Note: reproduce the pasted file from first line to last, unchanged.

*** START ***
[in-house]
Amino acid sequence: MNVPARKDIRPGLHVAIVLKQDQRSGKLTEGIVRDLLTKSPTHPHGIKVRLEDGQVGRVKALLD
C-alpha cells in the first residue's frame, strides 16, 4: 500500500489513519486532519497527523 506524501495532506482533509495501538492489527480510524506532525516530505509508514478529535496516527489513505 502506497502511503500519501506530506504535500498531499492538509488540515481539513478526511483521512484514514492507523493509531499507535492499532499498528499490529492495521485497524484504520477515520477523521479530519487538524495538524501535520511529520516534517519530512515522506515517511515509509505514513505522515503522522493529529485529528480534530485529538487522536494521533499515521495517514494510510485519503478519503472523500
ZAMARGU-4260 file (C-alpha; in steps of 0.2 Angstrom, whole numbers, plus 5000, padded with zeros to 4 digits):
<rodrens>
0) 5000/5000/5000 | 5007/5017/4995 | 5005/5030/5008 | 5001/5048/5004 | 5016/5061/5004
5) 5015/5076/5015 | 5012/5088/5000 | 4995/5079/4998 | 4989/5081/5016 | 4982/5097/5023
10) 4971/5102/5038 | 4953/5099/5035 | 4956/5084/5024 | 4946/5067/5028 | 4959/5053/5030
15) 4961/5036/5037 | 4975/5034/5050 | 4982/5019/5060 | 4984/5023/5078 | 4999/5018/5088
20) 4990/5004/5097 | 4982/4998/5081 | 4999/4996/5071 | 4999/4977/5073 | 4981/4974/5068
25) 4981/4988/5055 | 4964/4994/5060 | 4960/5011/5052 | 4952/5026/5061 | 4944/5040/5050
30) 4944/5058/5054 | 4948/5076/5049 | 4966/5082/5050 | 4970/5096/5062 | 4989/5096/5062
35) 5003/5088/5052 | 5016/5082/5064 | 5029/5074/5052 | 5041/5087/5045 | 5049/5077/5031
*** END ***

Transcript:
[in-house]
Amino acid sequence: MNVPARKDIRPGLHVAIVLKQDQRSGKLTEGIVRDLLTKSPTHPHGIKVRLEDGQVGRVKALLD
C-alpha cells in the first residue's frame, strides 16, 4: 500500500489513519486532519497527523 506524501495532506482533509495501538492489527480510524506532525516530505509508514478529535496516527489513505 502506497502511503500519501506530506504535500498531499492538509488540515481539513478526511483521512484514514492507523493509531499507535492499532499498528499490529492495521485497524484504520477515520477523521479530519487538524495538524501535520511529520516534517519530512515522506515517511515509509505514513505522515503522522493529529485529528480534530485529538487522536494521533499515521495517514494510510485519503478519503472523500
ZAMARGU-4260 file (C-alpha; in steps of 0.2 Angstrom, whole numbers, plus 5000, padded with zeros to 4 digits):
<rodrens>
0) 5000/5000/5000 | 5007/5017/4995 | 5005/5030/5008 | 5001/5048/5004 | 5016/5061/5004
5) 5015/5076/5015 | 5012/5088/5000 | 4995/5079/4998 | 4989/5081/5016 | 4982/5097/5023
10) 4971/5102/5038 | 4953/5099/5035 | 4956/5084/5024 | 4946/5067/5028 | 4959/5053/5030
15) 4961/5036/5037 | 4975/5034/5050 | 4982/5019/5060 | 4984/5023/5078 | 4999/5018/5088
20) 4990/5004/5097 | 4982/4998/5081 | 4999/4996/5071 | 4999/4977/5073 | 4981/4974/5068
25) 4981/4988/5055 | 4964/4994/5060 | 4960/5011/5052 | 4952/5026/5061 | 4944/5040/5050
30) 4944/5058/5054 | 4948/5076/5049 | 4966/5082/5050 | 4970/5096/5062 | 4989/5096/5062
35) 5003/5088/5052 | 5016/5082/5064 | 5029/5074/5052 | 5041/5087/5045 | 5049/5077/5031